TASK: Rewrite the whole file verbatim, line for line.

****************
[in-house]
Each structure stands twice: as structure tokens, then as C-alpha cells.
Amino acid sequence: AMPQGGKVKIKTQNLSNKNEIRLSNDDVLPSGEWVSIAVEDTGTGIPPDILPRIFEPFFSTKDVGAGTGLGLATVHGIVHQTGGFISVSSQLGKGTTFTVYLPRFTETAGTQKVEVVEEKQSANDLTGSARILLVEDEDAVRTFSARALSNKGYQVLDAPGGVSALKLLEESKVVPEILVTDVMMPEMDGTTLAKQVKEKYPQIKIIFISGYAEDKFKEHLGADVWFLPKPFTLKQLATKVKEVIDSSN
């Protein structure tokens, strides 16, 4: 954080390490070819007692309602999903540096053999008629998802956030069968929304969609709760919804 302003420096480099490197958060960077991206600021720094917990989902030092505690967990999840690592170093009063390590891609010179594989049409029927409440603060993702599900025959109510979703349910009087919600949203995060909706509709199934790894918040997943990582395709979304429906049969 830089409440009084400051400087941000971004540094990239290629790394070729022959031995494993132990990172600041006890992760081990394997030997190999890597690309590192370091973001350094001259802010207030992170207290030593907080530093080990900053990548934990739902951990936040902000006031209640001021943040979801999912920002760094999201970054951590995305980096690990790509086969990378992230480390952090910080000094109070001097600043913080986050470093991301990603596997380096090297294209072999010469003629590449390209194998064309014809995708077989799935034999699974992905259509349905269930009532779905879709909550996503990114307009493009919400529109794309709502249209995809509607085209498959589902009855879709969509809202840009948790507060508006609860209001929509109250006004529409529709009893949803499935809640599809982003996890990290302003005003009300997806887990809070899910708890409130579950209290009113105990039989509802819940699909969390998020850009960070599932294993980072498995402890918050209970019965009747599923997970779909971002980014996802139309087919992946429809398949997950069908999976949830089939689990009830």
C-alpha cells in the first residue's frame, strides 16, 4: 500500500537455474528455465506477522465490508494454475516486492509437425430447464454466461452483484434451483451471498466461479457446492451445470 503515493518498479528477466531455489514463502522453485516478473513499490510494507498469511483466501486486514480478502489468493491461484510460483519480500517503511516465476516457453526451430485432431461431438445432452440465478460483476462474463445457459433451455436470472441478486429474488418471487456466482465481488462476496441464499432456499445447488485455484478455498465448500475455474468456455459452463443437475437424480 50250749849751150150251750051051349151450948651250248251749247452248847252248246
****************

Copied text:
[in-house]
Each structure stands twice: as structure tokens, then as C-alpha cells.
Amino acid sequence: AMPQGGKVKIKTQNLSNKNEIRLSNDDVLPSGEWVSIAVEDTGTGIPPDILPRIFEPFFSTKDVGAGTGLGLATVHGIVHQTGGFISVSSQLGKGTTFTVYLPRFTETAGTQKVEVVEEKQSANDLTGSARILLVEDEDAVRTFSARALSNKGYQVLDAPGGVSALKLLEESKVVPEILVTDVMMPEMDGTTLAKQVKEKYPQIKIIFISGYAEDKFKEHLGADVWFLPKPFTLKQLATKVKEVIDSSN
């Protein structure tokens, strides 16, 4: 954080390490070819007692309602999903540096053999008629998802956030069968929304969609709760919804 302003420096480099490197958060960077991206600021720094917990989902030092505690967990999840690592170093009063390590891609010179594989049409029927409440603060993702599900025959109510979703349910009087919600949203995060909706509709199934790894918040997943990582395709979304429906049969 830089409440009084400051400087941000971004540094990239290629790394070729022959031995494993132990990172600041006890992760081990394997030997190999890597690309590192370091973001350094001259802010207030992170207290030593907080530093080990900053990548934990739902951990936040902000006031209640001021943040979801999912920002760094999201970054951590995305980096690990790509086969990378992230480390952090910080000094109070001097600043913080986050470093991301990603596997380096090297294209072999010469003629590449390209194998064309014809995708077989799935034999699974992905259509349905269930009532779905879709909550996503990114307009493009919400529109794309709502249209995809509607085209498959589902009855879709969509809202840009948790507060508006609860209001929509109250006004529409529709009893949803499935809640599809982003996890990290302003005003009300997806887990809070899910708890409130579950209290009113105990039989509802819940699909969390998020850009960070599932294993980072498995402890918050209970019965009747599923997970779909971002980014996802139309087919992946429809398949997950069908999976949830089939689990009830």
C-alpha cells in the first residue's frame, strides 16, 4: 500500500537455474528455465506477522465490508494454475516486492509437425430447464454466461452483484434451483451471498466461479457446492451445470 503515493518498479528477466531455489514463502522453485516478473513499490510494507498469511483466501486486514480478502489468493491461484510460483519480500517503511516465476516457453526451430485432431461431438445432452440465478460483476462474463445457459433451455436470472441478486429474488418471487456466482465481488462476496441464499432456499445447488485455484478455498465448500475455474468456455459452463443437475437424480 50250749849751150150251750051051349151450948651250248251749247452248847252248246